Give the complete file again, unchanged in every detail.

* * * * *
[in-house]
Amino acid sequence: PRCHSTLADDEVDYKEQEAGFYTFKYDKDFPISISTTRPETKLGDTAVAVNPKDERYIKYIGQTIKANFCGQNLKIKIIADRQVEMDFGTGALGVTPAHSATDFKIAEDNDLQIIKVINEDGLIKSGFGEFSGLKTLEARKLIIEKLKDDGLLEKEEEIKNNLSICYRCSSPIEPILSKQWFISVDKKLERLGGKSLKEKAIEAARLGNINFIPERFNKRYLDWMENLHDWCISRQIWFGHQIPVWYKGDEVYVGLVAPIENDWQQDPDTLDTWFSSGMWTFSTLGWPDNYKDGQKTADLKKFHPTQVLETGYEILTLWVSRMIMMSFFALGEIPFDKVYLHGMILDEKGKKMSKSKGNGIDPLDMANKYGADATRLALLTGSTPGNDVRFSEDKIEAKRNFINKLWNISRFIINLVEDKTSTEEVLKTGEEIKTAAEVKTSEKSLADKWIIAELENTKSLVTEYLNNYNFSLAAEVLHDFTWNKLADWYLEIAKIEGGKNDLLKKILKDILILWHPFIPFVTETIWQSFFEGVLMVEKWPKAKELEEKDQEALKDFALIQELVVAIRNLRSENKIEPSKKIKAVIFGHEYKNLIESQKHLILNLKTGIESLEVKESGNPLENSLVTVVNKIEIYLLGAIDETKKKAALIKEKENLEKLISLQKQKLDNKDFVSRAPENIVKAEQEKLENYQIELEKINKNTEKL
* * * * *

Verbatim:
[in-house]
Amino acid sequence: PRCHSTLADDEVDYKEQEAGFYTFKYDKDFPISISTTRPETKLGDTAVAVNPKDERYIKYIGQTIKANFCGQNLKIKIIADRQVEMDFGTGALGVTPAHSATDFKIAEDNDLQIIKVINEDGLIKSGFGEFSGLKTLEARKLIIEKLKDDGLLEKEEEIKNNLSICYRCSSPIEPILSKQWFISVDKKLERLGGKSLKEKAIEAARLGNINFIPERFNKRYLDWMENLHDWCISRQIWFGHQIPVWYKGDEVYVGLVAPIENDWQQDPDTLDTWFSSGMWTFSTLGWPDNYKDGQKTADLKKFHPTQVLETGYEILTLWVSRMIMMSFFALGEIPFDKVYLHGMILDEKGKKMSKSKGNGIDPLDMANKYGADATRLALLTGSTPGNDVRFSEDKIEAKRNFINKLWNISRFIINLVEDKTSTEEVLKTGEEIKTAAEVKTSEKSLADKWIIAELENTKSLVTEYLNNYNFSLAAEVLHDFTWNKLADWYLEIAKIEGGKNDLLKKILKDILILWHPFIPFVTETIWQSFFEGVLMVEKWPKAKELEEKDQEALKDFALIQELVVAIRNLRSENKIEPSKKIKAVIFGHEYKNLIESQKHLILNLKTGIESLEVKESGNPLENSLVTVVNKIEIYLLGAIDETKKKAALIKEKENLEKLISLQKQKLDNKDFVSRAPENIVKAEQEKLENYQIELEKINKNTEKL